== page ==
They also left portraits, one of Ellsworth, one of his father. The former hanging in the dining room, over the head of the table, and the latter half-decayed already, languishing in the attic with the trapdoor stairs. There was a set of Harvard Classics, bound in bottle-green and shelved in the living room. There were dried out paint cans, a cabinet with handles made from the wood part of shotguns, either a dog house or a playhouse, rotting in the backyard. There were stains and burns and BB holes and lots of lead paint. There was an enormous old sink that I thought was a bathtub.
Like most artifacts of the past, many were condemnable. Like most artifacts of the past, nearly all were relics from the lives of men. Each book and each gun—the physical materials that allowed a girl like me to happily imagine herself into other times and places that actually would not be very good places or times for a girl to live. Each mason jar and each kitchen sink—the elision of women’s realities out of those times and places. Times where the Harvard Classics were considered your comprehensive lifetime reading, places where men hung portraits of themselves over their dining room tables. Although schools were coed and coverture illegal long before 1917, when we hired a dumpster, the portraits were the first to go.
My Room (7-12, 17-20)
Katharine Hepburn and Marion Hepburn Grant were daughters Katharine Houghton Hepburn, suffragist and co-founder of the organization that became Planned Parenthood. KHH’s granddaughter and Marion’s daughter, Katharine Houghton grew up in my house and went on to act alongside her aunt, Katharine, in the famous 1967 film Guess Who’s Coming to Dinner. I grew up in her bedroom and went on to decorate the walls with newspaper and magazine clippings about feminism and gender parity in film. I replaced Ellsworth’s residue with my own.
At sixteen, I decided to become a filmmaker. My mom said, “shame we donated Ellsworth’s 35mm prints and projector.” I agreed. But I could’ve gone to the CT Historical Society, and called up the movies if I’d wanted. I never tried. It took until my parents told me we were moving for me to even go to the West Hartford Public Library and call up Katharine Hepburn’s most famous films. Bringing Up Baby—that’s the only one I finished. I made my parents watch it with me over the holidays. I think I also checked out The Philadelphia Story, but we never made there. Bringing Up Baby, a 1938 Howard Hawks picture, stars Hepburn opposite leading man Cary Grant in a screwball comedy about a ditzy heiress, an ambitious paleontologist, and a pet leopard named Baby. Much of it actually takes place in Connecticut. We watched it together in the paneled room, curled under afghans, in armchairs, snuggled up with our own pet cats.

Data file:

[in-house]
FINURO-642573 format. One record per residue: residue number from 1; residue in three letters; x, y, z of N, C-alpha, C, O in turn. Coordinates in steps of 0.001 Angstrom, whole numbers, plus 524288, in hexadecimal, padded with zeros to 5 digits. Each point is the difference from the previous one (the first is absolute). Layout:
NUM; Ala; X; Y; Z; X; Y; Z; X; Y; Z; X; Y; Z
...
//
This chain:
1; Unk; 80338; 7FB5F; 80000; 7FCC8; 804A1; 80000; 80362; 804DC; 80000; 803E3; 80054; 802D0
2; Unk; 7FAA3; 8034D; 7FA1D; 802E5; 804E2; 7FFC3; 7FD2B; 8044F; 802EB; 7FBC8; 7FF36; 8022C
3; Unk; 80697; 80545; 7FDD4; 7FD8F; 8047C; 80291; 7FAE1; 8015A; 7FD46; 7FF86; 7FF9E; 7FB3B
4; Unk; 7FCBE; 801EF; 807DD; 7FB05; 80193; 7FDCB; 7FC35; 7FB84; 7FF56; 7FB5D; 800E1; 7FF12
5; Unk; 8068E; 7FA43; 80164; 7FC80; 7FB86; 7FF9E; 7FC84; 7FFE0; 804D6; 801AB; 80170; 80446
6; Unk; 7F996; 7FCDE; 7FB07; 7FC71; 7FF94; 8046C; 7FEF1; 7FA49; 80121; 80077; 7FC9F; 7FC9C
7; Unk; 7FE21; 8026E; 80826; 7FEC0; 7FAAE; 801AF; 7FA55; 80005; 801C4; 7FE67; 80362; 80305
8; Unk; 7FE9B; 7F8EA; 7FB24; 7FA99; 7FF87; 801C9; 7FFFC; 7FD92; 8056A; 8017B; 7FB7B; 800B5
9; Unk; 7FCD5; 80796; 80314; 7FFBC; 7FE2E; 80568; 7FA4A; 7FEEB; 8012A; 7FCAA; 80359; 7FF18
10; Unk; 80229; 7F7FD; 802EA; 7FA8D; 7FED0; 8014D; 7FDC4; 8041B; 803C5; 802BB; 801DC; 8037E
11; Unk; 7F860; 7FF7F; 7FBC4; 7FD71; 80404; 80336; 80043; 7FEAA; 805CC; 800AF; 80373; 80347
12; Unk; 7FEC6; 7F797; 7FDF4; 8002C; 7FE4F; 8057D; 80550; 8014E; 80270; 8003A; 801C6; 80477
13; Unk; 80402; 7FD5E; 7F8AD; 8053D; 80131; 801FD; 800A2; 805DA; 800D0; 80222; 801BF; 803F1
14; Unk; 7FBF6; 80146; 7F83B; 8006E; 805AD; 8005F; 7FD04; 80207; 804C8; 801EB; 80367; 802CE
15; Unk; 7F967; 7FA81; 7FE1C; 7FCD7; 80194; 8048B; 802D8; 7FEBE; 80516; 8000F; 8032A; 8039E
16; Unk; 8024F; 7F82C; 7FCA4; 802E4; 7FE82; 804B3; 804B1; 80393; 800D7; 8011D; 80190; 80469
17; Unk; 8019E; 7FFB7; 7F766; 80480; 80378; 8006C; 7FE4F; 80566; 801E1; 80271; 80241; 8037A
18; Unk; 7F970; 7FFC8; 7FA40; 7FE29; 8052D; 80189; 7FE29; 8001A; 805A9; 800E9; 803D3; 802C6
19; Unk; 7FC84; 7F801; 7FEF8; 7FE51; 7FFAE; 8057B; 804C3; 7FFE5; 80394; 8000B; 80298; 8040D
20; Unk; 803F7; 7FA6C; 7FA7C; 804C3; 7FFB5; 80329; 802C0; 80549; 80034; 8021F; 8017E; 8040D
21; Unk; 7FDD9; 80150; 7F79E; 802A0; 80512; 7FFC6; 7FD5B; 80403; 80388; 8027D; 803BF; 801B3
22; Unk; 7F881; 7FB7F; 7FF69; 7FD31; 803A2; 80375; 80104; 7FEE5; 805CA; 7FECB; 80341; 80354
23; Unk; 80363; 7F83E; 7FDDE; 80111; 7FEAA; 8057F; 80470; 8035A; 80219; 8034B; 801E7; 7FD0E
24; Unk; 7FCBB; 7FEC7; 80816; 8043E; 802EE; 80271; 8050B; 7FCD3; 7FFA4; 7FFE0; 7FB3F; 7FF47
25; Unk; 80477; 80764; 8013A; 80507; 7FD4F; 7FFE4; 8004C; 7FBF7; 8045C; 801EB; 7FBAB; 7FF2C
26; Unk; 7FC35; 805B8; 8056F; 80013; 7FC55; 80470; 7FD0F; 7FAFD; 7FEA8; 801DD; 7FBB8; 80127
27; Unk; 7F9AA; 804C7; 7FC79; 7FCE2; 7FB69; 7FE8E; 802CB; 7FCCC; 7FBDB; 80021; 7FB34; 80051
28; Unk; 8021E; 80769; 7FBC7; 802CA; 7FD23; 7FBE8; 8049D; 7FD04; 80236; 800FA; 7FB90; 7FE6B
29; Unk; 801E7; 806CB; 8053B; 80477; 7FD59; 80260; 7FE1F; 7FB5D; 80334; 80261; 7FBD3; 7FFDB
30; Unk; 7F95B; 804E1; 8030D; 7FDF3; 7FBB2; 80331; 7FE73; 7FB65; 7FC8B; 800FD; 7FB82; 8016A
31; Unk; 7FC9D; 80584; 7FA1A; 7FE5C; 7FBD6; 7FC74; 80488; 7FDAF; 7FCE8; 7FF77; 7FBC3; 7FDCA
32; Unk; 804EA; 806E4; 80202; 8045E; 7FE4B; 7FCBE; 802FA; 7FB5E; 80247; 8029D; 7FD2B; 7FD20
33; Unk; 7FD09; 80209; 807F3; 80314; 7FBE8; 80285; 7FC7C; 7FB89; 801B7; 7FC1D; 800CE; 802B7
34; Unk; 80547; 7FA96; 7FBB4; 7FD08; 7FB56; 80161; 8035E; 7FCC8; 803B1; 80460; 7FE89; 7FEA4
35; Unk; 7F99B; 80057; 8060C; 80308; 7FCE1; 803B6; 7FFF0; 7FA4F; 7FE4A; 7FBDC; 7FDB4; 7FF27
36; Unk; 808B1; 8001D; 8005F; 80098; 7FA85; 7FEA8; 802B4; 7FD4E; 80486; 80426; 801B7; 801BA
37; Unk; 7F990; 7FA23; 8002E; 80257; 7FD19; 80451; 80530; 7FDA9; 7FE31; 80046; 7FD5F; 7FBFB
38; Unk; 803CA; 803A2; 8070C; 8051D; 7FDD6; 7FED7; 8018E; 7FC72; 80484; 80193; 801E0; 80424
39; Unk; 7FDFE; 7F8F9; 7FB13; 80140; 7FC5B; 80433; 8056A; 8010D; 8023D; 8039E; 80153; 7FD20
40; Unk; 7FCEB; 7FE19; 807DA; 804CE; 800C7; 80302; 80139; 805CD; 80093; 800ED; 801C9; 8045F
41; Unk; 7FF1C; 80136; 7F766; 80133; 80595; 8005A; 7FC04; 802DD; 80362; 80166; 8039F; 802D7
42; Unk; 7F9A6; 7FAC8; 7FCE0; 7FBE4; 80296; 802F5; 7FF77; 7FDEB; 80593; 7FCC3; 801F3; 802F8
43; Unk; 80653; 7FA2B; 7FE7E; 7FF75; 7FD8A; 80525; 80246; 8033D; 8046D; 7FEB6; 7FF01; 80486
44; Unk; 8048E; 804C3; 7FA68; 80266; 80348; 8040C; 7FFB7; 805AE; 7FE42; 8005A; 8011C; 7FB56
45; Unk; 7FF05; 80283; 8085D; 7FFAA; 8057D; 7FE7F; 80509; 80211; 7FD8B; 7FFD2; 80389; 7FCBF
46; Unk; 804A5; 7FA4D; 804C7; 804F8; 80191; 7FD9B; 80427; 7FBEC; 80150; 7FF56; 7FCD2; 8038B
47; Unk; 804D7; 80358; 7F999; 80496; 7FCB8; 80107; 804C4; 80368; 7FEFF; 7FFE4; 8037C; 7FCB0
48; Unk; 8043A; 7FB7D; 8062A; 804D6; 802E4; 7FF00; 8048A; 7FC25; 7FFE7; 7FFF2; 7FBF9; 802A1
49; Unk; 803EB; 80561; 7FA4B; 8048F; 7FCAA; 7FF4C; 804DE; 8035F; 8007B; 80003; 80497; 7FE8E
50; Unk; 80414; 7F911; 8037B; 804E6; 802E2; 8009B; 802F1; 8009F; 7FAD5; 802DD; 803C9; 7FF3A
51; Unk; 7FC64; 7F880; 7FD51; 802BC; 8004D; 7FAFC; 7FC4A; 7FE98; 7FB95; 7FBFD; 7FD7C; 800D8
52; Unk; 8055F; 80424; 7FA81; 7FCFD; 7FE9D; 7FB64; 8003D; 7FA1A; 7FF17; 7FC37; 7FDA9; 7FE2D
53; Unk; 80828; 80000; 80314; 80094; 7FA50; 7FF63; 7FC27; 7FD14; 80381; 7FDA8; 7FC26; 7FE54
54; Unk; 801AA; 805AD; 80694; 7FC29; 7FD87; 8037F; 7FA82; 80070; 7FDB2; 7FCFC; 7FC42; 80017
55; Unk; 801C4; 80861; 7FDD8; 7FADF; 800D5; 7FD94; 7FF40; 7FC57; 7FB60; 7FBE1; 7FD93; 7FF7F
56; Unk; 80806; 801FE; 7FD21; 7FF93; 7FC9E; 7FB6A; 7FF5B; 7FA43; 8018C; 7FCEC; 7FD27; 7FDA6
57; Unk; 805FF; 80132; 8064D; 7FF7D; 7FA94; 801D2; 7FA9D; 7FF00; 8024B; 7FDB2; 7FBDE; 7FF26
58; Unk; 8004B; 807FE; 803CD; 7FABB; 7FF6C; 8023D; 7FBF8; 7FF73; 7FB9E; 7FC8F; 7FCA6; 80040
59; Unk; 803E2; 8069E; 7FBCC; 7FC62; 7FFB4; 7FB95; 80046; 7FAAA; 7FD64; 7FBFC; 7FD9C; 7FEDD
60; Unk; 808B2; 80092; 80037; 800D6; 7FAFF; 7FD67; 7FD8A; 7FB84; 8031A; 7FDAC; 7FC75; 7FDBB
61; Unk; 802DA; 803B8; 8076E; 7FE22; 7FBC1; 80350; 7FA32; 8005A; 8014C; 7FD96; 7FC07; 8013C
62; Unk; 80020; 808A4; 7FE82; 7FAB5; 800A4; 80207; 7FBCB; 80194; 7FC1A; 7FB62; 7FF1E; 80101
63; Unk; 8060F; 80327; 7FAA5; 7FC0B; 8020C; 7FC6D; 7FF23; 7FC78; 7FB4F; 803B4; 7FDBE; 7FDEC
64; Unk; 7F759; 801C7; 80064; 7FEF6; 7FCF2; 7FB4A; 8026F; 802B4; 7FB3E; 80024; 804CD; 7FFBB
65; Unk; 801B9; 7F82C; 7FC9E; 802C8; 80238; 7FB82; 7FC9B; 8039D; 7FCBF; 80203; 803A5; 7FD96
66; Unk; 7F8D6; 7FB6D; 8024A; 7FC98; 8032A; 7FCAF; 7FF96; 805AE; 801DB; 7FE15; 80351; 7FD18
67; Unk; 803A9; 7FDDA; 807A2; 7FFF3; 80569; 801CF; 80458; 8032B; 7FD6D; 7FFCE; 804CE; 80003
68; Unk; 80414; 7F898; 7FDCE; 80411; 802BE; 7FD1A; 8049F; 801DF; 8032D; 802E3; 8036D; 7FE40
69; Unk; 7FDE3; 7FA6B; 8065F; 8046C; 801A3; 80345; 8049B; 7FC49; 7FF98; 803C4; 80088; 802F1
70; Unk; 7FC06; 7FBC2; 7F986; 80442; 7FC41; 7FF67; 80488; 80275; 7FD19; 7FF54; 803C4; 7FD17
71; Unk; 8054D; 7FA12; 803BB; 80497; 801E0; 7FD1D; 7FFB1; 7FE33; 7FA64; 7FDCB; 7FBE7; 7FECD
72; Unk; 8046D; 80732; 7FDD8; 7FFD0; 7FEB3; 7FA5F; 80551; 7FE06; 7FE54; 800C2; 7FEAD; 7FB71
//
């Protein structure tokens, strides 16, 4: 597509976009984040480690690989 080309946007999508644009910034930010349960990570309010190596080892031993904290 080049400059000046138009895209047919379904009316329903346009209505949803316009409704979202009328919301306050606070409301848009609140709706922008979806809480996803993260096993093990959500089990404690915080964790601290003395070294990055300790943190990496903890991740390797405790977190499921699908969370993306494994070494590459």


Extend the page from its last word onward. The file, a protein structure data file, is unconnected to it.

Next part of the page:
My mom called it stupid, my dad fell asleep, and I couldn’t stop making excuses. It’s dated! Screwball comedy isn’t that funny anyway. The critics called her “box-office poison” after that one, so even then people knew it wasn’t her best. And I kept telling myself that after my parents retired to bed.
About the same time we were watching Bringing Up Baby, my room was getting repainted. It’s cream now, and all the clippings are gone. When I went home a few days ago, my mom warned me, on the drive from the train station, that my room would look like a museum. A museum, curated, with a few representative objects from each stage of my childhood. I walked in. There were American Girls and nesting dolls, un-nested and ordered big to small. There were yearbooks and cookbooks and all the Harry Potter books. There was a poster from a musical, a graduation cap, a black-and-white baby picture. There was a vase with fresh daffodils, either from the garden or the store. And it had been so long since either the Katharines or I had lived there.
The slow process of estrangement began when we had the living room furniture reupholstered. It was supposed to make us feel more settled, but to protect the fabric from the claws of our cats, we closed the French doors and, except for holidays, kept them closed. Three years ago, my brother moved up to the third floor, to what was our playroom, what used to be the servants’ quarters. Then he shut the door and left it that way. And when I last visited home, I saw the doors to both the paneled room and my room were no longer left ajar. The cats might mess up the pristine curation.
My grandma, my mom’s mom, has been worrying, audibly, frequently, whenever I talk to her on the phone, about us selling the house. She thinks it will be “so sad” for us. But I will tell her the next time she fears: The doors have been closing one by one, for several years now, and when shut, they make us beholden to them—we have to do something active to reopen that space. And anyway, behind each closed door is merely the idea of the room, the room perfected, rather than the room real and inhabited. So, Grandma, I know I will not be “so sad.” For this house—with all the history, grandeur, and privilege it makes available to each new owner—exists better symbolically. It is more legible that way.
I opened the door to my closed room the other day, and found inside a diorama of a life that I recognized as mine, as if I were a literary character. It was a concise life, like a short story rather than a documentary about me. A black-and-white baby photo. Nesting dolls. Harry Potter. Yearbooks. Fresh daffodils in a vase. A Yale pennant. Someone had placed everything there to be seen. Much like a movie set. The realtors do call it “staging” for a reason. And keeping everything consistent with the “community character” takes hard work.
Kendall Teare’s house is still for sale. If you’re interested, contact her at email@example.com.